May: On Google TV, Part Two – covering the launch of Google TV, and IP versus OTT video
June: G.hn, MoCA 2.0 and the Home Networking Landscape – a comparison of home networking standards
If you read CableLabs’ most recent modem certification report (and really, why wouldn’t you?) you’ll notice that more and more of the hardware certified is IPv6-compliant. In fact, in the last two cert waves, all of the modems certified are listed as supporting the newer protocol.
Depending on which reports you read, we’re on a course to run out of IPv4 addresses some time in the next two to twelve months. This likely won’t have a major effect on consumers, but ISPs have had to get aggressive about managing the transition, and that includes making sure modem manufacturers are supporting the switch. Luckily, the migration to DOCSIS 3.0 created a window for IPv6 upgrades as well. It’s nice when the timing works out.
The most recent CableLabs certification wave, CW 79, included four new D3 modems. Among them- the Motorola SVG7540 voice gateway. In addition to being IPv6 compliant, the SVG7540 was certified for DOCSIS 1.0, 2.0, and 3.0, as well as PacketCable 1.0 and 1.5.
As SlashGear noted yesterday, Motorola has now posted a countdown on its main consumer site leading up to the start of CES and the next “tablet evolution.” Although tablet territory really falls under Motorola’s Mobile Devices unit, the upcoming merger of Mobile Devices and the Home business makes it a relevant subject matter to note here. Not to mention, the worlds of mobility and the connected home are growing ever closer in the industry at large. Tablets and TV are suddenly close kin. Perhaps even closer after CES 2011.
It’s been three years since Comcast made a splash at CES with the unveiling of Tru2way, and since then, both cable and telco providers have kept a pretty low profile at the show. However, with the growth of mobile broadband, and broadband video, operators are likely re-evaluating how they should approach the annual Vegas shindig. Verizon is already set to deliver a keynote speech at CES 2011 with a big focus on LTE. Will there be room for FiOS discussion as well given the new features on the horizon?
Comcast, meanwhile, doesn’t have an official presence planned, but given the presumed-pending merger with NBCU, and the company’s recent iPad app frenzy, it seems quite likely that there will be Comcast folks around and about. NBCU always has a big production booth at CES, and tablet mania is sure to keep new TV apps front and center.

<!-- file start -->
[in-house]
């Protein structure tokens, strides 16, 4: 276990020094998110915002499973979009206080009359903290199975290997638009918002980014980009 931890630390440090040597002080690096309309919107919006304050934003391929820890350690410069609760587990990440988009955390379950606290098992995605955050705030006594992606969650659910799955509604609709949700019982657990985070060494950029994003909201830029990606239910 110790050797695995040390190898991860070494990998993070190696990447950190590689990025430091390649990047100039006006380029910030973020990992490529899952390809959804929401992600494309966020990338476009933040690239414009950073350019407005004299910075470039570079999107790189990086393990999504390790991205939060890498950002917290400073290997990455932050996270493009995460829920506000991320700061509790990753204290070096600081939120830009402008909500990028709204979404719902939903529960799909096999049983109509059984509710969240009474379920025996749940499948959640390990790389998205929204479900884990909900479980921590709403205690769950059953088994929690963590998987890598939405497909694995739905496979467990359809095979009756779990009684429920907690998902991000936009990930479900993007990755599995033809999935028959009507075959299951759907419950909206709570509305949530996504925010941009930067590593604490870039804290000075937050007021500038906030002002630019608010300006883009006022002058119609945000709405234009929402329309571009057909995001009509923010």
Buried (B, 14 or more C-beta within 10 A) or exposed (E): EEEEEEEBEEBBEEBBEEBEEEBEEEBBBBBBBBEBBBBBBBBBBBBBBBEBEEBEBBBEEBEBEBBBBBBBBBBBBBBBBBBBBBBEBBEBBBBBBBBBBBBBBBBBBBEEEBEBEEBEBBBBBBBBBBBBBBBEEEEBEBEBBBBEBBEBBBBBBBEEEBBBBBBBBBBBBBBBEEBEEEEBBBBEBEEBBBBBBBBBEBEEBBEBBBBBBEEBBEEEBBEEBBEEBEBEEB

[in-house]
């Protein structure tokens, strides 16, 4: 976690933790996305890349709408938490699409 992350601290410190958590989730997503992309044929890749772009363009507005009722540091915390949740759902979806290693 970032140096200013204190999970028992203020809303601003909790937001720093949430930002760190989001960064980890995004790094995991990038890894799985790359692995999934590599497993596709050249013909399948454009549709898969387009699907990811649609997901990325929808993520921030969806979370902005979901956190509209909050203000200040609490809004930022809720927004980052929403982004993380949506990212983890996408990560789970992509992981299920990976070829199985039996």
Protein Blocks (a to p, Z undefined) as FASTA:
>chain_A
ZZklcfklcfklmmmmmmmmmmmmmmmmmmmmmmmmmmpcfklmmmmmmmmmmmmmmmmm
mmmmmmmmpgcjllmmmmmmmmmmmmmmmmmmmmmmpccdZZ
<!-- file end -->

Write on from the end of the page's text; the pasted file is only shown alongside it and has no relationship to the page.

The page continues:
AT&T has exhibited at CES in previous years, and Clearwire made a big show with WiMAX at CES 2010. Will either company follow up in 2011?
As the worlds of cable, telecom, and CE collide, the make-up of CES is likely to change over the next several years. I suspect that shift will gain momentum in January.
Verizon threw down the gauntlet early on with its FiOS IMG guide interface and features like TV widgets, a decent search function, and VOD cover art. However, the guide has always had certain shortcomings – like no HD display – and cable companies have started to roll out their own improvements to compete with the FiOS threat. Now Verizon is moving to the next level. In a “sneak peak” program, the telco has started selectively pushing out IMG 1.9 to Verizon community forum members in New Jersey and Eastern Pennsylvania.
New features in the 1.9 release include an “expanded TV listings guide, improved graphics, and new functionality in DVR and parental controls settings.” The “improved graphics” part refers to the long-awaited 16:9 HD display as well as updated image art across menus and specifically in the VOD library. Reports are also coming in from the DSLReports forums that the eSata port is now open on the Motorola QIP7200 set-tops. And, near and dear to my heart, the multi-room DVR service (Home Media DVR) now lets subscribers manage and record shows from any set-top in the home, creating a single virtual library across both set-tops and external hard drives.
Electronic program guides have always been a major point of contention among operators, and a major pain point among consumers. Expect the wars to heat up in 2011, however. Between new IP-based guides and regulatory wrangling over who controls the interface when new CE devices have broader access to pay-TV services, the EPG is likely to be in the spotlight for the industry next year.